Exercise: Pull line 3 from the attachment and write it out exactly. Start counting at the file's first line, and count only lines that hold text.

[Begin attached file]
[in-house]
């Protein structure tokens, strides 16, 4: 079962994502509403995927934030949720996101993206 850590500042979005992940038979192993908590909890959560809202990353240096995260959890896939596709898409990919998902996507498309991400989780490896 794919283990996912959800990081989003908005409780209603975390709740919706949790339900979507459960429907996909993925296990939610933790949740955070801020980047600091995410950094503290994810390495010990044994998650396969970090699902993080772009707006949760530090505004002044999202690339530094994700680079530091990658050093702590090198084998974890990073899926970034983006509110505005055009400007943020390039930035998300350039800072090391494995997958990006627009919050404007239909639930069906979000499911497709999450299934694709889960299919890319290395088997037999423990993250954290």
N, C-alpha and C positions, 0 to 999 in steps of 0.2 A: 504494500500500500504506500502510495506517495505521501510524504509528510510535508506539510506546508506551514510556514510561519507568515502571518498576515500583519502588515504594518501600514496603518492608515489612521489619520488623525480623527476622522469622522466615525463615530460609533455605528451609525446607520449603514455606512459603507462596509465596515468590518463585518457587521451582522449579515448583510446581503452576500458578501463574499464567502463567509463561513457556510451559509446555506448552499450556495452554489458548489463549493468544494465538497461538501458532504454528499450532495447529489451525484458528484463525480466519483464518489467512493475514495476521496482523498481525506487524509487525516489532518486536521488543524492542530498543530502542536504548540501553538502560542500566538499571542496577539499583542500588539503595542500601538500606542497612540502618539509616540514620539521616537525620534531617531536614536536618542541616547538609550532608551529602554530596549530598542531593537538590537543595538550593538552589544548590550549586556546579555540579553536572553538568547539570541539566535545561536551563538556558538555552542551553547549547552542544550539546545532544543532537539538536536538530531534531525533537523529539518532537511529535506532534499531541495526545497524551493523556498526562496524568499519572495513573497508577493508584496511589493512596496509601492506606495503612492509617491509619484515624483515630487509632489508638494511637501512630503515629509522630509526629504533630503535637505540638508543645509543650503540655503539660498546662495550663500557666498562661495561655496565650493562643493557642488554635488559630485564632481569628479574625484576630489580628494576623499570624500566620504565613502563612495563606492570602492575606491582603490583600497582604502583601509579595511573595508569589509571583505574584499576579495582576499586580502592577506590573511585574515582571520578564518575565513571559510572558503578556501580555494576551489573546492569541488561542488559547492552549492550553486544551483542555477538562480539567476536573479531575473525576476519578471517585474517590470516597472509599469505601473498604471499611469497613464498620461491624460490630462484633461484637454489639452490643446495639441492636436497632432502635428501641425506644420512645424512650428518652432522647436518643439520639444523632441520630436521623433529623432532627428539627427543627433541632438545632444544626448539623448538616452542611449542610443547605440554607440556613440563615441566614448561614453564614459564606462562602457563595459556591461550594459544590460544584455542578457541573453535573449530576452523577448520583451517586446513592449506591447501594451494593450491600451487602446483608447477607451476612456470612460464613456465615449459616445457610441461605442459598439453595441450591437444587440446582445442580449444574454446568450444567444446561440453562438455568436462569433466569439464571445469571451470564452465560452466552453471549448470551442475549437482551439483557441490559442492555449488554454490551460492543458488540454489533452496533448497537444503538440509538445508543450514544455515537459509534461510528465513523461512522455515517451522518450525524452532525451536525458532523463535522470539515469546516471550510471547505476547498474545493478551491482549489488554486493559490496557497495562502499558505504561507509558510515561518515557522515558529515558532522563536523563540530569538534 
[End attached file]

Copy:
N, C-alpha and C positions, 0 to 999 in steps of 0.2 A: 504494500500500500504506500502510495506517495505521501510524504509528510510535508506539510506546508506551514510556514510561519507568515502571518498576515500583519502588515504594518501600514496603518492608515489612521489619520488623525480623527476622522469622522466615525463615530460609533455605528451609525446607520449603514455606512459603507462596509465596515468590518463585518457587521451582522449579515448583510446581503452576500458578501463574499464567502463567509463561513457556510451559509446555506448552499450556495452554489458548489463549493468544494465538497461538501458532504454528499450532495447529489451525484458528484463525480466519483464518489467512493475514495476521496482523498481525506487524509487525516489532518486536521488543524492542530498543530502542536504548540501553538502560542500566538499571542496577539499583542500588539503595542500601538500606542497612540502618539509616540514620539521616537525620534531617531536614536536618542541616547538609550532608551529602554530596549530598542531593537538590537543595538550593538552589544548590550549586556546579555540579553536572553538568547539570541539566535545561536551563538556558538555552542551553547549547552542544550539546545532544543532537539538536536538530531534531525533537523529539518532537511529535506532534499531541495526545497524551493523556498526562496524568499519572495513573497508577493508584496511589493512596496509601492506606495503612492509617491509619484515624483515630487509632489508638494511637501512630503515629509522630509526629504533630503535637505540638508543645509543650503540655503539660498546662495550663500557666498562661495561655496565650493562643493557642488554635488559630485564632481569628479574625484576630489580628494576623499570624500566620504565613502563612495563606492570602492575606491582603490583600497582604502583601509579595511573595508569589509571583505574584499576579495582576499586580502592577506590573511585574515582571520578564518575565513571559510572558503578556501580555494576551489573546492569541488561542488559547492552549492550553486544551483542555477538562480539567476536573479531575473525576476519578471517585474517590470516597472509599469505601473498604471499611469497613464498620461491624460490630462484633461484637454489639452490643446495639441492636436497632432502635428501641425506644420512645424512650428518652432522647436518643439520639444523632441520630436521623433529623432532627428539627427543627433541632438545632444544626448539623448538616452542611449542610443547605440554607440556613440563615441566614448561614453564614459564606462562602457563595459556591461550594459544590460544584455542578457541573453535573449530576452523577448520583451517586446513592449506591447501594451494593450491600451487602446483608447477607451476612456470612460464613456465615449459616445457610441461605442459598439453595441450591437444587440446582445442580449444574454446568450444567444446561440453562438455568436462569433466569439464571445469571451470564452465560452466552453471549448470551442475549437482551439483557441490559442492555449488554454490551460492543458488540454489533452496533448497537444503538440509538445508543450514544455515537459509534461510528465513523461512522455515517451522518450525524452532525451536525458532523463535522470539515469546516471550510471547505476547498474545493478551491482549489488554486493559490496557497495562502499558505504561507509558510515561518515557522515558529515558532522563536523563540530569538534 